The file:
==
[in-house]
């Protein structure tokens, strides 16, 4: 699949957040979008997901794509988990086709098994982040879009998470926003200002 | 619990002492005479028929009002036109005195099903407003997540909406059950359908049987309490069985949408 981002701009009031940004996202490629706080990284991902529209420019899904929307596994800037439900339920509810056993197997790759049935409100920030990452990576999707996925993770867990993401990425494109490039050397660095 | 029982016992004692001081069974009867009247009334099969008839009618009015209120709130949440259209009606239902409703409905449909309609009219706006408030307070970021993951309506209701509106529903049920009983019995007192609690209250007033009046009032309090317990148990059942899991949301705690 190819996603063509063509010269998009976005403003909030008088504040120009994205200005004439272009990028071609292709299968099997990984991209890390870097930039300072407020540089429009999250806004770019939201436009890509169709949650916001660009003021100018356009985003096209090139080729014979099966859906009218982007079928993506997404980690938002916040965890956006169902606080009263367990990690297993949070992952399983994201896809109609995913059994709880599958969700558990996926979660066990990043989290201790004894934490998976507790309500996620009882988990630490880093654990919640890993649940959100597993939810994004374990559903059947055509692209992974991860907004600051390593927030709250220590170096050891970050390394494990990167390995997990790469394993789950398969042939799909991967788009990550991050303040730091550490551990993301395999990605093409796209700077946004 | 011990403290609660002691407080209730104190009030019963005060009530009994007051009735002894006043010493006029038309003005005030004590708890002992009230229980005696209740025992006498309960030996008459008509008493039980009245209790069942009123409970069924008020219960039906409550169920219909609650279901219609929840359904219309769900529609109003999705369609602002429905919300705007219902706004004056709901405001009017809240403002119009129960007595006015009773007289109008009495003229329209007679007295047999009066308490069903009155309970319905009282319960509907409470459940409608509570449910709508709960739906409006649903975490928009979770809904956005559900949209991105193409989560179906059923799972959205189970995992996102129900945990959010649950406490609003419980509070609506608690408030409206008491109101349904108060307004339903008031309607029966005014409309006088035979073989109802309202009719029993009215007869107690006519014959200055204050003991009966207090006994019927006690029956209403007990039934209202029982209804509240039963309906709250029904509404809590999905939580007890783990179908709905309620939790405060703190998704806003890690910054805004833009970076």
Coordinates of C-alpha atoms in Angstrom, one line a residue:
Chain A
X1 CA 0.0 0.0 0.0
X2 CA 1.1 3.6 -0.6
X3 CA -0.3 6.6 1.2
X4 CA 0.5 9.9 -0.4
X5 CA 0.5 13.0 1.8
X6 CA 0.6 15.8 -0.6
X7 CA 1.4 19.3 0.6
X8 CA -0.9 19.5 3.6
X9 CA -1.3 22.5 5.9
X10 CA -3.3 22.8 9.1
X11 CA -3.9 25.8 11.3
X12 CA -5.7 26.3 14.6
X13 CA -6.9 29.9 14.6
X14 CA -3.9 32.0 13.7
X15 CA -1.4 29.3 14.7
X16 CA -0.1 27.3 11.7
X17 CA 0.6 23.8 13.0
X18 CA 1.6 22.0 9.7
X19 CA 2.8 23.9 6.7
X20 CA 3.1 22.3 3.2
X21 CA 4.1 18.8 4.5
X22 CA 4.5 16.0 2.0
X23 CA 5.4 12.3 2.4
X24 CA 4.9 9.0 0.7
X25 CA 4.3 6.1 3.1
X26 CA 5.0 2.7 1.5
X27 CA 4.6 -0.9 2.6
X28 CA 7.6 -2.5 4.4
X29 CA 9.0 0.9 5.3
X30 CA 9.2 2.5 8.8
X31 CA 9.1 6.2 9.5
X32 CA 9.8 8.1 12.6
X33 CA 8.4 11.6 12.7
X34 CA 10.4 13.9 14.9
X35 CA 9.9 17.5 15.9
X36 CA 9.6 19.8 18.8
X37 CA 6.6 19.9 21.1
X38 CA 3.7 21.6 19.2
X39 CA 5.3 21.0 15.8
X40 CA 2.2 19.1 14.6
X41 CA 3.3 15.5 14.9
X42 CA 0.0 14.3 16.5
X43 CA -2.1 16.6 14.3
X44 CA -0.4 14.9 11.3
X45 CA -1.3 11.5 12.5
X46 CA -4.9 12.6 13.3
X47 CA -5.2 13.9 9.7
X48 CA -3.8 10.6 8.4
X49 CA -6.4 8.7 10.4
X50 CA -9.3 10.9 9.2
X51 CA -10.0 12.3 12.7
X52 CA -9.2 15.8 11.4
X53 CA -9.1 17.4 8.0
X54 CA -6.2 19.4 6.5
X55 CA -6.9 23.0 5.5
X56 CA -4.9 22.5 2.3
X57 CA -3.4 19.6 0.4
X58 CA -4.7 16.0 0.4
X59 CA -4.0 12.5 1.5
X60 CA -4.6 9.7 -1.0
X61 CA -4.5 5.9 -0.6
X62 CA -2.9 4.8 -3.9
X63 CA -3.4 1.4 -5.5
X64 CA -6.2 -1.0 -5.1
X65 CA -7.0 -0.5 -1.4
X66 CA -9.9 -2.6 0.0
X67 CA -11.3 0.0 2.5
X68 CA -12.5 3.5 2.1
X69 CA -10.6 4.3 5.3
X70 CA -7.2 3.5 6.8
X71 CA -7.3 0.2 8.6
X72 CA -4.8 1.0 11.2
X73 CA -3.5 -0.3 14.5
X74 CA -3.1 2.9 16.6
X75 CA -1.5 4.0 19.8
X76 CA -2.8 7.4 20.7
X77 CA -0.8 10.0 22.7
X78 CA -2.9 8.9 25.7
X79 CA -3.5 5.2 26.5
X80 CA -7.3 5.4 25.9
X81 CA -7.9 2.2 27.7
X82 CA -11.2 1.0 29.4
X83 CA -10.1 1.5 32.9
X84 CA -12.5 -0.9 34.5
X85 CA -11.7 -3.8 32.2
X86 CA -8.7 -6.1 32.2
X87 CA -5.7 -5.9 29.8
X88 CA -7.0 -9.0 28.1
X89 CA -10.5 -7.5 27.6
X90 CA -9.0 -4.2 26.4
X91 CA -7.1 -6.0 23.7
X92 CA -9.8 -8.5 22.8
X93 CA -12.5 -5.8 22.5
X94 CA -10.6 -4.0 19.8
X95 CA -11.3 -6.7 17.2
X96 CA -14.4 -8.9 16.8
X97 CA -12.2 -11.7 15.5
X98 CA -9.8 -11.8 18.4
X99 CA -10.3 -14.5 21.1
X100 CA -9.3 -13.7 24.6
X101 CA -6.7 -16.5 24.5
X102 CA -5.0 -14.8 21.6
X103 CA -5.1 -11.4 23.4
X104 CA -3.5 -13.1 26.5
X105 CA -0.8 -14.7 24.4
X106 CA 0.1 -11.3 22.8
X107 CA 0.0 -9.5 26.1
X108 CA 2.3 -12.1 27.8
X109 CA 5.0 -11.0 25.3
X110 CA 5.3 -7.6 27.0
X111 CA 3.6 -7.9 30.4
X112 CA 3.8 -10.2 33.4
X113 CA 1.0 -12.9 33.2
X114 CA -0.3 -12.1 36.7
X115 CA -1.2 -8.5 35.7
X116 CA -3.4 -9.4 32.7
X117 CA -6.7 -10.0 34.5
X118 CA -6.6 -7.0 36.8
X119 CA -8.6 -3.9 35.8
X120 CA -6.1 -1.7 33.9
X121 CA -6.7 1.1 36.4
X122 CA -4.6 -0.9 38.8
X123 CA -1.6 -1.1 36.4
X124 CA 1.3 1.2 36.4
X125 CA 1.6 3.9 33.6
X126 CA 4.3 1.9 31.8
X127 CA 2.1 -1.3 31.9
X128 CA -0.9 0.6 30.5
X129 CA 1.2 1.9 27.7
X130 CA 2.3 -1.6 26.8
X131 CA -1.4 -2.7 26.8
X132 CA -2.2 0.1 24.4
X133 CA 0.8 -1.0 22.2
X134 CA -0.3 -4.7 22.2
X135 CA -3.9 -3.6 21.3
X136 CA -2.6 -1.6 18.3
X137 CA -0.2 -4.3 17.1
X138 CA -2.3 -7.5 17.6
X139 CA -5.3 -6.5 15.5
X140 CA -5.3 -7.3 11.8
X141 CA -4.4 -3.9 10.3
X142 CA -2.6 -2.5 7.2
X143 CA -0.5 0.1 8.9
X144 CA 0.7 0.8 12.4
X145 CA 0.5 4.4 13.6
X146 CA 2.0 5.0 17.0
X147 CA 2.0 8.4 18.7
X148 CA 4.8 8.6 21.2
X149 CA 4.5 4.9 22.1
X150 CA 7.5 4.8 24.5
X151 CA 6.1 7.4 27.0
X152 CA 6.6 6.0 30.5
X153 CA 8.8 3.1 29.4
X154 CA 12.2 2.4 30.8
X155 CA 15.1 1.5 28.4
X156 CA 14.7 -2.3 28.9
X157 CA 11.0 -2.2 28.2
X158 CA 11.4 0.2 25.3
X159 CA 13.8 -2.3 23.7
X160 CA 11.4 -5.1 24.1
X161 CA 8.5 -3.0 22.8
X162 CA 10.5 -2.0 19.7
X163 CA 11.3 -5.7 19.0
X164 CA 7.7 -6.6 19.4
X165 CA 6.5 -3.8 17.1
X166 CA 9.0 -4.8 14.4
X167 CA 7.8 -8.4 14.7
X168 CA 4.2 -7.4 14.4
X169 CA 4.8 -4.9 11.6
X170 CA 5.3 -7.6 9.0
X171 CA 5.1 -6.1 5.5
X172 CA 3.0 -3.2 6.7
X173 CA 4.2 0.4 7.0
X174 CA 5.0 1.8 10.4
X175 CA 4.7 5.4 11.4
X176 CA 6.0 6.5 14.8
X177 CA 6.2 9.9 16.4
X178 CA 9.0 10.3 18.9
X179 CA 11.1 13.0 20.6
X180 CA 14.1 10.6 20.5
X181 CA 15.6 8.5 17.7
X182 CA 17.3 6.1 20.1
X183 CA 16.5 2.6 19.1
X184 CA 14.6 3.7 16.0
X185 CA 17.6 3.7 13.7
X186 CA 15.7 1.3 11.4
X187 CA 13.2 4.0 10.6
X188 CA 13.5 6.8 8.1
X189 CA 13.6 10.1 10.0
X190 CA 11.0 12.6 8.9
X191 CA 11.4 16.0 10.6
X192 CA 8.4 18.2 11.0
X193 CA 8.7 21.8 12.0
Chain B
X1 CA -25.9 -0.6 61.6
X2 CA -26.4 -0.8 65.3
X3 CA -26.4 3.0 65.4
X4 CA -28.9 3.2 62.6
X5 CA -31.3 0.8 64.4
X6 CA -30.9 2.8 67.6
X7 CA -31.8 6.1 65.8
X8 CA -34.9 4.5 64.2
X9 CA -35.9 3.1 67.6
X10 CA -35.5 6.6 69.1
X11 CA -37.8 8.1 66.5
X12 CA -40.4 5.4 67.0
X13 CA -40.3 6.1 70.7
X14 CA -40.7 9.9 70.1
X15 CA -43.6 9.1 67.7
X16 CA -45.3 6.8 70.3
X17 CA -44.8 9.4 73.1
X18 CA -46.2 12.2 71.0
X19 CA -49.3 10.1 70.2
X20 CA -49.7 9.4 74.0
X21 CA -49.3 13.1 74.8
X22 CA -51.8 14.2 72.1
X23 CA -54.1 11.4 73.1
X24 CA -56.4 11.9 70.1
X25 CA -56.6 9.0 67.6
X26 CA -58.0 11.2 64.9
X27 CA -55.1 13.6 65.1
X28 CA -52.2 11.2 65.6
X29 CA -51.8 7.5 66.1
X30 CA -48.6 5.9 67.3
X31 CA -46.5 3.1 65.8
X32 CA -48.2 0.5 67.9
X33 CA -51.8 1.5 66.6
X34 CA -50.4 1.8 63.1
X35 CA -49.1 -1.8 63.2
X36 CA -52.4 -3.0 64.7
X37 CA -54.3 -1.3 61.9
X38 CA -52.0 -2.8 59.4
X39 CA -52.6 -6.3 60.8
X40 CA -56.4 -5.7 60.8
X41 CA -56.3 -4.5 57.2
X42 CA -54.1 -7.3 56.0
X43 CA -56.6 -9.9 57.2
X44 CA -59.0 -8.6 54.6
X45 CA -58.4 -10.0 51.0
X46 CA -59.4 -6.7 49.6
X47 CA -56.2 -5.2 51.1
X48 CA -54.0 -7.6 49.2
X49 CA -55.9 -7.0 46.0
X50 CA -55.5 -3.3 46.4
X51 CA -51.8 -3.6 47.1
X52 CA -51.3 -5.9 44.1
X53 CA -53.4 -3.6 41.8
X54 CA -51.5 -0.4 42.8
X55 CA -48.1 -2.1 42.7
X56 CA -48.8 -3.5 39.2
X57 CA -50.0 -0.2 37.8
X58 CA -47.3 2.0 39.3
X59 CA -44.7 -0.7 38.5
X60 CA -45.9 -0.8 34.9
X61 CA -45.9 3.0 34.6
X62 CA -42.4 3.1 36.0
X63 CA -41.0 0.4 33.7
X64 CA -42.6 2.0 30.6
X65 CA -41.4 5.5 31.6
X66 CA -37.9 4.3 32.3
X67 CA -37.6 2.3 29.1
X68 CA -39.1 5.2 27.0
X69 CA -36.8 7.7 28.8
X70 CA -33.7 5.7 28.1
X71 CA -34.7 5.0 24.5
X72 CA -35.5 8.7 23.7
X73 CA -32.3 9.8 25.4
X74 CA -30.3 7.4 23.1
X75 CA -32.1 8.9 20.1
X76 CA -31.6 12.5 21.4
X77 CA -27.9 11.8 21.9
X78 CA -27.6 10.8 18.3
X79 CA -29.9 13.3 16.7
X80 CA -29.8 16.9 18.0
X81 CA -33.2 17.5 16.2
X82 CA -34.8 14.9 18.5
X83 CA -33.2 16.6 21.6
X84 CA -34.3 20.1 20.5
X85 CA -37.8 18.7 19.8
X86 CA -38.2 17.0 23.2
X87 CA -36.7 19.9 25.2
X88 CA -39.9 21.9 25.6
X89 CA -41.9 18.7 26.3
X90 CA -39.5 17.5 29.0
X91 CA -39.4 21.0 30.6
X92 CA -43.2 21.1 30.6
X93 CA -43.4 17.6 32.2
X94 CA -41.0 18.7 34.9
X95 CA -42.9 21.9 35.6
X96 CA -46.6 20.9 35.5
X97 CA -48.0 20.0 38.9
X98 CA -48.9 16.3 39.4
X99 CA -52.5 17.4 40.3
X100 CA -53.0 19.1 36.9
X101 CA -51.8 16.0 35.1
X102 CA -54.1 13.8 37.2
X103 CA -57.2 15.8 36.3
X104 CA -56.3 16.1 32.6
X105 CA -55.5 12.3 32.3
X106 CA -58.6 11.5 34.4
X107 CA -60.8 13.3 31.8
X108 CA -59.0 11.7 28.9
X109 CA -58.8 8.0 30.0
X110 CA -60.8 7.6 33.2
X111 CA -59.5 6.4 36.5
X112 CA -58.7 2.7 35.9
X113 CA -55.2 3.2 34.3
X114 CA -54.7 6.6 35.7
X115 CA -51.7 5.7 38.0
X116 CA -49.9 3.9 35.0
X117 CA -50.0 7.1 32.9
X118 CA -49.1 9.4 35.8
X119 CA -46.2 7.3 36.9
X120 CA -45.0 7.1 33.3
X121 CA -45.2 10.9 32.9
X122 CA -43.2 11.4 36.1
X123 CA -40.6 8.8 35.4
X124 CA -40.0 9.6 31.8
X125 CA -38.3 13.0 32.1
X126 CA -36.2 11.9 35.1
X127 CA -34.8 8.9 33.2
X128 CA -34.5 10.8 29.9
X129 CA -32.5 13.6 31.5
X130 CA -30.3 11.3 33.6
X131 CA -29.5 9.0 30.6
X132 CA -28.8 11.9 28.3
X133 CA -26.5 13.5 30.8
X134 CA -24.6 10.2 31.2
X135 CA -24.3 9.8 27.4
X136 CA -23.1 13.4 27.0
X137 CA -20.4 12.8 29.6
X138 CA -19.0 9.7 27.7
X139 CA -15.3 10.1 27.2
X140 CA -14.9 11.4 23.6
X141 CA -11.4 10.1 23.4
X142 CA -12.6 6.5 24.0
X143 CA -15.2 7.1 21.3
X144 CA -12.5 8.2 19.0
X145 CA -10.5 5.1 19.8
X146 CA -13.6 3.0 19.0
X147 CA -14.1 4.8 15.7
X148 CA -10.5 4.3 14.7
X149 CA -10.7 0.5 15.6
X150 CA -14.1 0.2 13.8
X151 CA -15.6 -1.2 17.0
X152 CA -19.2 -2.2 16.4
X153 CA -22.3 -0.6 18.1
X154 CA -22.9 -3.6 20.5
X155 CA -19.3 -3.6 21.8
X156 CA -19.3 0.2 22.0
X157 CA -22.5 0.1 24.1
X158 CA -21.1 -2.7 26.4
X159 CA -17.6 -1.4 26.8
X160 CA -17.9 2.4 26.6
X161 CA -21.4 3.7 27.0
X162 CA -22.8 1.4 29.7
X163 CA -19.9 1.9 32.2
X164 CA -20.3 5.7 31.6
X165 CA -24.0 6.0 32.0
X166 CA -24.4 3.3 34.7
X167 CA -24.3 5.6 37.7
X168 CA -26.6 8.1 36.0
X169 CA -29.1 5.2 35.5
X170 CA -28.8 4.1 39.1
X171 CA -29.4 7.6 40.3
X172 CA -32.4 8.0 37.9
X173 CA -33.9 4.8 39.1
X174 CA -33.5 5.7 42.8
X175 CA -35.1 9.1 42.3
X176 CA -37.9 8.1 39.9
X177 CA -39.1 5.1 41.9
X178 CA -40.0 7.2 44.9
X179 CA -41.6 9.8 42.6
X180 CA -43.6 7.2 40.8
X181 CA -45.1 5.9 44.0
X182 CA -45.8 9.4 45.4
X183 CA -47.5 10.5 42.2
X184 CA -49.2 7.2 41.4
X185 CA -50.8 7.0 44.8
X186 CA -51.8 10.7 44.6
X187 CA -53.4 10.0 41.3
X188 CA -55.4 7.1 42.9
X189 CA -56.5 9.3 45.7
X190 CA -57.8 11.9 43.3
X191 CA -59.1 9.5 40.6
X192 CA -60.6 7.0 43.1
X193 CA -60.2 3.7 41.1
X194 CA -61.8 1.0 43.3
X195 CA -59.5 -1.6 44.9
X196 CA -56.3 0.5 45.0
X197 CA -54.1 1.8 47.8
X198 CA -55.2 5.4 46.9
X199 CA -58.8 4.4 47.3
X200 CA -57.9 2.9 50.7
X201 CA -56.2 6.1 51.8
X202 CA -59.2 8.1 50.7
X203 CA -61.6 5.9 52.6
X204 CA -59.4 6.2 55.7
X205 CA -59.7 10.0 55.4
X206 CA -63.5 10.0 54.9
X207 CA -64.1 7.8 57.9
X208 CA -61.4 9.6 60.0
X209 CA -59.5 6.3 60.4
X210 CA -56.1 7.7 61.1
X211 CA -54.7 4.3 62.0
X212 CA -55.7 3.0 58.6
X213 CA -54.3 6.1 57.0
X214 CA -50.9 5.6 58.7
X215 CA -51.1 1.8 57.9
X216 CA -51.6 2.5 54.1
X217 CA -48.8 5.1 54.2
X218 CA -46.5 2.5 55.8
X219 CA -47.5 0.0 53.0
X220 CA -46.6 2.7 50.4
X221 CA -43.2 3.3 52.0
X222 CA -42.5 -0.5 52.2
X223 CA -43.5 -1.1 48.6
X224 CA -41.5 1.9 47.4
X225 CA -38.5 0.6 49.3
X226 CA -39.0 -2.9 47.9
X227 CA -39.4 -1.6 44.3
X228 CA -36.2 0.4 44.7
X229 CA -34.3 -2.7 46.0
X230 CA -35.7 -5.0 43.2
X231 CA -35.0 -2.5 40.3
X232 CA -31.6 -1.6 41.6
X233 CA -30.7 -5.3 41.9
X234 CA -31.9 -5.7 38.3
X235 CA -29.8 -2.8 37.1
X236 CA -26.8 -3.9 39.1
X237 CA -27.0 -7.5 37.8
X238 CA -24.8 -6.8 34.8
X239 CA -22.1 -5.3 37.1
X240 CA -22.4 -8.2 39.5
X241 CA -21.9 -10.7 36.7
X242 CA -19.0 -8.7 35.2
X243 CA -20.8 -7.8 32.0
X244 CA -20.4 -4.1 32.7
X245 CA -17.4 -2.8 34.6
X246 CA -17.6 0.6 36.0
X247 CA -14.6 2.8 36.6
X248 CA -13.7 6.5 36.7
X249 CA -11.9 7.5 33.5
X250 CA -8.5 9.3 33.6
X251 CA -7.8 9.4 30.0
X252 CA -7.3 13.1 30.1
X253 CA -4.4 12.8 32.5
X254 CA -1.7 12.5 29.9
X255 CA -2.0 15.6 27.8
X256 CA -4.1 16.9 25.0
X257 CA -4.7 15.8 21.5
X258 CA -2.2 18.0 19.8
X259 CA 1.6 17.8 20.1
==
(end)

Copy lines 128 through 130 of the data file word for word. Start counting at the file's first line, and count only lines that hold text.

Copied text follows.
X124 CA 1.3 1.2 36.4
X125 CA 1.6 3.9 33.6
X126 CA 4.3 1.9 31.8